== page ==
The addition of post-colonial theory into the geography curriculum is essential as a starting point for decolonising the curriculum. It is this voice that writes back to the West that we must begin to foster in the discipline of African geography. However, the question of who should be allowed to speak on issues of decoloniality remains pertinent in this debate. If we are to be critical of our positionality, let us question the legitimacy of white geographers to speak on issues of decoloniality. Many white South Africans now have no affiliation with the colonial powers that saw them becoming African decedents, and yet white South Africans are in many ways affiliated with the colonial history of the country. This means that the position of white South African geographers and academics as a whole may be questioned, leaving them as outsiders to the debates on decolonisation. There is, however, some concern as to how this exclusion will foster decoloniality when a large portion of the staffing base in South African universities is still white. The top five universities in South Africa, as ranked by the Times Higher Education World University ranking, all have a typical staffing ratio of white South Africans of European descendent to black South Africans of over 70%, with all senior positions within the departments being held almost exclusively by white South Africans.17-19

Furthermore, as geographers, we need to destabilise the conception that the most highly ranked universities and their academics are able to voice the African experience and theorise from Africa. These universities are far too entrenched in their colonial pasts. Rather, South African universities that still conform to colonial structures and curricula, who also house most of the funding, should begin to partner with other universities who have students and academics who are truly able to be the African voice that can speak back to the colonial curriculum.12,20 Through partnerships, the discipline of geography can be transformed to reflect Africa and its indigenous people as a whole. With partnerships being key to knowledge collaboration and transmission, South African geographers must expand existing partnerships and forge new ones with other African universities across the continent. These Africa partnerships can foster the transmission of African knowledge building and sharing, which should be one of the mandates for geography in South Africa, as noted by Sithole17, and echoed once again by Dalu12 in considering the decolonisation agenda in South Africa specifically.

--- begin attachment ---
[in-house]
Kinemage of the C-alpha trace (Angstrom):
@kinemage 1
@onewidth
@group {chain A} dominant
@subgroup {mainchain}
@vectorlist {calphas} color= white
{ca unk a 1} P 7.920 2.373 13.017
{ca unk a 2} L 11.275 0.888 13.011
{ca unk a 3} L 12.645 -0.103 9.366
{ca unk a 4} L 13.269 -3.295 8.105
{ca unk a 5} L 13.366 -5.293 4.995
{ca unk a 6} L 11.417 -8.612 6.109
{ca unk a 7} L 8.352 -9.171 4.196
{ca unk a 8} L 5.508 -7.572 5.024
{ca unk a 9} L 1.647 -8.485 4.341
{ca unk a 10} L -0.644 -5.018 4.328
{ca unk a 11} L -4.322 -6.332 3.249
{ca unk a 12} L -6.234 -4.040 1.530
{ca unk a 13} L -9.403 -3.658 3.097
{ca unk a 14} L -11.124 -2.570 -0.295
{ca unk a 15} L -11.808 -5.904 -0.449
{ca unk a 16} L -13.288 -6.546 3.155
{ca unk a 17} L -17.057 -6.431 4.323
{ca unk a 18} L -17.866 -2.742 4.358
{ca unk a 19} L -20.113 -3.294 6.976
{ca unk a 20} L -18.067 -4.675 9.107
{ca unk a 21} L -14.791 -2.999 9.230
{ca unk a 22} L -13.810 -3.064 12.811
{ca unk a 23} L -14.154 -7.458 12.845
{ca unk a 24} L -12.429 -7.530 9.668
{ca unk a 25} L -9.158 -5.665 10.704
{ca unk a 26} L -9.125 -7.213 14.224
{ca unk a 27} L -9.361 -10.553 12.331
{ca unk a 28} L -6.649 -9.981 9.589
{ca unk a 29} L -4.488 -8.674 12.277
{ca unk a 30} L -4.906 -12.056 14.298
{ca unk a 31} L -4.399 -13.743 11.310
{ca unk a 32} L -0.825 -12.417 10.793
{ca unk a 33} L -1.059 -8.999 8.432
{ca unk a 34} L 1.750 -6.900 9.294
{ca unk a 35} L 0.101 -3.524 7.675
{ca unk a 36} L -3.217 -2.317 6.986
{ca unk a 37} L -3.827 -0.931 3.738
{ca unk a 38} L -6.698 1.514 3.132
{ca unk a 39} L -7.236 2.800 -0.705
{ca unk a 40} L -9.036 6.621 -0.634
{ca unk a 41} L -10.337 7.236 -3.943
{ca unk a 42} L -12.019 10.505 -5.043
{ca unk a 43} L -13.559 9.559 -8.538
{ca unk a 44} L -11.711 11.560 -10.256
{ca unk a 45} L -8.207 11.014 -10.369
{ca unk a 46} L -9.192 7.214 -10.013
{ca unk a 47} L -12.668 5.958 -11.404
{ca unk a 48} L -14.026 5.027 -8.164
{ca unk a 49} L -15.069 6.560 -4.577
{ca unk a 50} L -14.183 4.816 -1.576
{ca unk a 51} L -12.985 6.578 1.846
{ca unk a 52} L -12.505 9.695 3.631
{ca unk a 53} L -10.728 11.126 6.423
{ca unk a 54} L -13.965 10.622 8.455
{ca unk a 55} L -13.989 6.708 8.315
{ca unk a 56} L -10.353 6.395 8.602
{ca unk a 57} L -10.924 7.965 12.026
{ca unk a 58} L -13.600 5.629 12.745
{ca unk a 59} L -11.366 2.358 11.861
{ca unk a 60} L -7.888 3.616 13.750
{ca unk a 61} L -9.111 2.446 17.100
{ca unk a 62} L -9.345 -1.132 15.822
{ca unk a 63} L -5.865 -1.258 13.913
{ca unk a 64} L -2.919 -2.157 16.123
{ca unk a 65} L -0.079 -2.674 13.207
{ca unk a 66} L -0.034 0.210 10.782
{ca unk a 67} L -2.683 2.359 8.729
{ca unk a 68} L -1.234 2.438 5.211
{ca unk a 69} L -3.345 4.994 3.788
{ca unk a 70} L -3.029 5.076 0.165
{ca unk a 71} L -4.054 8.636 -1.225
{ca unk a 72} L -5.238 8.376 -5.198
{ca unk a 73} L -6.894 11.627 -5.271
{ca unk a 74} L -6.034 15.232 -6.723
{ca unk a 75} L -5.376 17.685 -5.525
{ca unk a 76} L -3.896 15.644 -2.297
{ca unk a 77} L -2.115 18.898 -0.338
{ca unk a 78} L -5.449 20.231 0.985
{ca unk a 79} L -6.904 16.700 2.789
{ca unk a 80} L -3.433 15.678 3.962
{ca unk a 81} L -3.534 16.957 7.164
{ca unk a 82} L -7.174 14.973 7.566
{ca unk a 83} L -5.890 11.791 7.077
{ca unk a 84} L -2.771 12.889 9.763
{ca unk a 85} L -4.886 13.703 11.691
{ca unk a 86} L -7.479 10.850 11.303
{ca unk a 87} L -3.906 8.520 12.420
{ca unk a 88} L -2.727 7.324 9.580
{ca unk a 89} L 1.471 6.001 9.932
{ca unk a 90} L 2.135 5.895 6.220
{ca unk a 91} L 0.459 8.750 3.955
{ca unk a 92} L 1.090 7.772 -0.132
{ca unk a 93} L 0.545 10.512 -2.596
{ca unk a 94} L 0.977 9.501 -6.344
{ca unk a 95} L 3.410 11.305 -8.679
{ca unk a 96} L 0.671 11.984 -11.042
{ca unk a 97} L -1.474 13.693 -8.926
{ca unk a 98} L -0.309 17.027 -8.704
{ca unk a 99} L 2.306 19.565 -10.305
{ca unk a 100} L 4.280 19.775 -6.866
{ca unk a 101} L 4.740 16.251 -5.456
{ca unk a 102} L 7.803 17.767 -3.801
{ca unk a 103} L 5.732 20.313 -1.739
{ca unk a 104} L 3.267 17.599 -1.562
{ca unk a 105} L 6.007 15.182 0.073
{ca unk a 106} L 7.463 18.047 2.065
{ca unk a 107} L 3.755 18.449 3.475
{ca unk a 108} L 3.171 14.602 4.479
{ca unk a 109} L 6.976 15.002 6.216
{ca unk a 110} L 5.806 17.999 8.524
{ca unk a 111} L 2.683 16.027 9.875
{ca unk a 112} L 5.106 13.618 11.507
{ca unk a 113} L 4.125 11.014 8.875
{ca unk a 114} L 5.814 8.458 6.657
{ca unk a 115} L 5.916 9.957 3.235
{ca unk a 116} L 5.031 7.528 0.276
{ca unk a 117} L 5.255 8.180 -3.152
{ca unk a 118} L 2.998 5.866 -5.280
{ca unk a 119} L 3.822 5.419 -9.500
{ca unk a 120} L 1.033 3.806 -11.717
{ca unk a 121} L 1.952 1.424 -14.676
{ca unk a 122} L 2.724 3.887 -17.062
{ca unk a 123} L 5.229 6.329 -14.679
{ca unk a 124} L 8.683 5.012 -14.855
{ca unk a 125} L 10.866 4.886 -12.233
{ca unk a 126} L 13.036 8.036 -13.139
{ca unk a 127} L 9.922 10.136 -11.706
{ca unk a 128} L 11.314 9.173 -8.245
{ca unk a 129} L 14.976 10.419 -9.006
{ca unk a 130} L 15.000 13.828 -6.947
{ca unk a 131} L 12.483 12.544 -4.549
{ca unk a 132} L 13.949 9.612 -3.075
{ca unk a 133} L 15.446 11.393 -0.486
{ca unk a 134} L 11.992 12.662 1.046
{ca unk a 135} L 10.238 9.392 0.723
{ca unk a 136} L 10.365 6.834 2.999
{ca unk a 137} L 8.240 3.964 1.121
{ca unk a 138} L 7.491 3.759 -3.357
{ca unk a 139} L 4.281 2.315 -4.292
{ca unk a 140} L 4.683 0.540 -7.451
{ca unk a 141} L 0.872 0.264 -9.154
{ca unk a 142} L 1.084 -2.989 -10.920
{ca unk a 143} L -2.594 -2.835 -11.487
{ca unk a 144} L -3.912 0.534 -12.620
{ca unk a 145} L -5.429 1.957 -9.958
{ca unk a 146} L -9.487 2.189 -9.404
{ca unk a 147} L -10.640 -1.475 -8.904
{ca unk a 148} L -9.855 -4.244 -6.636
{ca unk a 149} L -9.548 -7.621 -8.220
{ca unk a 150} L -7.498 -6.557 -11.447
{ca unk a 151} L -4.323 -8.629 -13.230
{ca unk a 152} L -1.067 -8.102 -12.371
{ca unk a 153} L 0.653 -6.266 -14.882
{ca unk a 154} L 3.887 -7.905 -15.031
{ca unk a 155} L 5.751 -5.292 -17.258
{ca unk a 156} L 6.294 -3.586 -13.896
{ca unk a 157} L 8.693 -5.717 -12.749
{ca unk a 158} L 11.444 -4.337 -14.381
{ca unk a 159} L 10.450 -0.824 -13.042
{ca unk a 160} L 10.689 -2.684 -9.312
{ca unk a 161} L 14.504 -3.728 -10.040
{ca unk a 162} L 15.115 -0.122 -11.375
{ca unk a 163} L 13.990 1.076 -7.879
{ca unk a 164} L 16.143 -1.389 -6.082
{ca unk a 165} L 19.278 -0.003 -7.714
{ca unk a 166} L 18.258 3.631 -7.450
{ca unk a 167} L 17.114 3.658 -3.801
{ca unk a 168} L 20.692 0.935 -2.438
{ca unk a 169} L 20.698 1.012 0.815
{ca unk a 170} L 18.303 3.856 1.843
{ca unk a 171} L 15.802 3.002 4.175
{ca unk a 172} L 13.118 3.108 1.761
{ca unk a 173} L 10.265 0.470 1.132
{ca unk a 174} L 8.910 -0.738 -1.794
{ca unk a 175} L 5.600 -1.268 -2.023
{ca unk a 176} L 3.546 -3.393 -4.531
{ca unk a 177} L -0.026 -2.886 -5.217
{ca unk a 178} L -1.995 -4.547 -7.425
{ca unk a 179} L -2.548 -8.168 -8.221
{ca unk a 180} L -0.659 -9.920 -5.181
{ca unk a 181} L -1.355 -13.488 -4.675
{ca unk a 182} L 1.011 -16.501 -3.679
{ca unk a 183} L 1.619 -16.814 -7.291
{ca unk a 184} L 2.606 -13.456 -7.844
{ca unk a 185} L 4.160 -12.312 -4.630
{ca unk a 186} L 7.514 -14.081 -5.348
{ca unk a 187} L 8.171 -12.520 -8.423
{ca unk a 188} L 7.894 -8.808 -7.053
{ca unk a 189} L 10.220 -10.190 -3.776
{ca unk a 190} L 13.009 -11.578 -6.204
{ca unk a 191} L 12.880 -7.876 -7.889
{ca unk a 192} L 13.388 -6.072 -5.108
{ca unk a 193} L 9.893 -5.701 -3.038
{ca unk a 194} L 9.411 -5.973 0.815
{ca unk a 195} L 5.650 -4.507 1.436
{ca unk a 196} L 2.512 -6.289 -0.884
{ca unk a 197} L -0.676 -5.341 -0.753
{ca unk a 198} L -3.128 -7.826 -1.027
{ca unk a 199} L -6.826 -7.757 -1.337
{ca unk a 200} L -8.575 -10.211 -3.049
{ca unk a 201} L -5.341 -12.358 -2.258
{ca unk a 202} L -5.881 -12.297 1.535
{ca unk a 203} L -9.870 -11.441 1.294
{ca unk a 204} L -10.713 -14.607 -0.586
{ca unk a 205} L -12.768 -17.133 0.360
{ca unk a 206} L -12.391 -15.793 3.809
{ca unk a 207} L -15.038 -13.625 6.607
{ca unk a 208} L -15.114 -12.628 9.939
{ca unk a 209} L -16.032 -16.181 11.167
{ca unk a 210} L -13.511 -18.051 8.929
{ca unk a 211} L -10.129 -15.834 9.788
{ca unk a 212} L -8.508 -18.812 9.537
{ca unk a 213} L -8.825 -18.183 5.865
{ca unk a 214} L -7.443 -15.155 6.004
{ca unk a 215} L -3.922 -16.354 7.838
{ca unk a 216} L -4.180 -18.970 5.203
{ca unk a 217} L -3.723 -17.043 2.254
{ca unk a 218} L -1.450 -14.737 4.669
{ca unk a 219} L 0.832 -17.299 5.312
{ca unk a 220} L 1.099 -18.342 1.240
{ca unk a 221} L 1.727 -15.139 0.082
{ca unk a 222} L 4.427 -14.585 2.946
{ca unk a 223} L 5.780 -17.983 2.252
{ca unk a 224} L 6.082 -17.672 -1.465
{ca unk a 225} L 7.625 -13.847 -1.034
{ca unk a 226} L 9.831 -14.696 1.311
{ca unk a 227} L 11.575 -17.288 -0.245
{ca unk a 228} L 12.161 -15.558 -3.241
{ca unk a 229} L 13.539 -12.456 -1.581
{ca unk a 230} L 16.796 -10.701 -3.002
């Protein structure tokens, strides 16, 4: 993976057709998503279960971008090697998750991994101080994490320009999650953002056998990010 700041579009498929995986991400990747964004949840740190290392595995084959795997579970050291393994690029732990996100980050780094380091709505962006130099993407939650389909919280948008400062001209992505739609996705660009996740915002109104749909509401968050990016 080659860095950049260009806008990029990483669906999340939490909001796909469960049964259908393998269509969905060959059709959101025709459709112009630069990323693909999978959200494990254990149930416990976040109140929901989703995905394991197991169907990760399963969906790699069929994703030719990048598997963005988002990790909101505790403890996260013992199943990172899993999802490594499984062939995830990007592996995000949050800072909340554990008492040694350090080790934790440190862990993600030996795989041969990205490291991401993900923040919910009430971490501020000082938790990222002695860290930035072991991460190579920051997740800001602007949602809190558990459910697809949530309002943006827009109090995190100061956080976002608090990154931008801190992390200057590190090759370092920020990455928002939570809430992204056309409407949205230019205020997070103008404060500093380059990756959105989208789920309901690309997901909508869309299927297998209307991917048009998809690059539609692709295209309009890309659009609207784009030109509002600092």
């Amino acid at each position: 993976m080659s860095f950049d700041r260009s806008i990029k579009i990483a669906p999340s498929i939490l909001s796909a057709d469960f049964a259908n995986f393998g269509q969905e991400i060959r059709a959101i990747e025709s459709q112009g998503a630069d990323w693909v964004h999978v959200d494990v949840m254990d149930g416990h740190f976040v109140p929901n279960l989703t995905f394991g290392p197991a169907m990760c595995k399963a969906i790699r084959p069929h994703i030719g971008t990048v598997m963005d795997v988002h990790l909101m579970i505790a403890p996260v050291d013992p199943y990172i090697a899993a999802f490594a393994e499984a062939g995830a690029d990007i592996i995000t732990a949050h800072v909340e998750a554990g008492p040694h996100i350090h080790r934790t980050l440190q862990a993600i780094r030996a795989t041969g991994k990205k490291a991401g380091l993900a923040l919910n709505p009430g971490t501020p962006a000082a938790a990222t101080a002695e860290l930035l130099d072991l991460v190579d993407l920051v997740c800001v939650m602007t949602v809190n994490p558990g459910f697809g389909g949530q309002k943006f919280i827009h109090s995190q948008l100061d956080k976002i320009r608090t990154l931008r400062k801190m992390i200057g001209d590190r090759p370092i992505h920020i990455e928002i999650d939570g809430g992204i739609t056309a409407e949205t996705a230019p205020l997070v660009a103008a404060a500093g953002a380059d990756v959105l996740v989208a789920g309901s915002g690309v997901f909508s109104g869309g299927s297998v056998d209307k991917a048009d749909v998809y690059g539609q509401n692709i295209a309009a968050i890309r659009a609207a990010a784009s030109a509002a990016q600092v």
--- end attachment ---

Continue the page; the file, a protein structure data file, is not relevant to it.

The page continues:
South African geography - with its very colonial roots - has the potential to be a discipline that brings to the fore the call for decoloniality. However, this will not happen without the academics who very much control and disseminate the curricula they design; the theories with which they choose to engage; the partnerships they make and the ranking they espouse to. In questioning our positionality we need to question how we as geographers feel about these various aspects and how we wish to engage moving forward. As academics we must commit to decoloniality, and perhaps using post-colonial theory in both our teaching and thinking about ourselves and the work we do is one of the best means by which we can clarify our stance and also make some inroads into the decoloniality of a colonial discipline.



This paper is part of the IDEAS project which is funded by a Newton Grant from the Economic and Social Research Council, UK (ES/P002161/1) and the National Research Foundation of South Africa (UTSA160329161196).



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Ashley Gunter

Published: 26 September 2019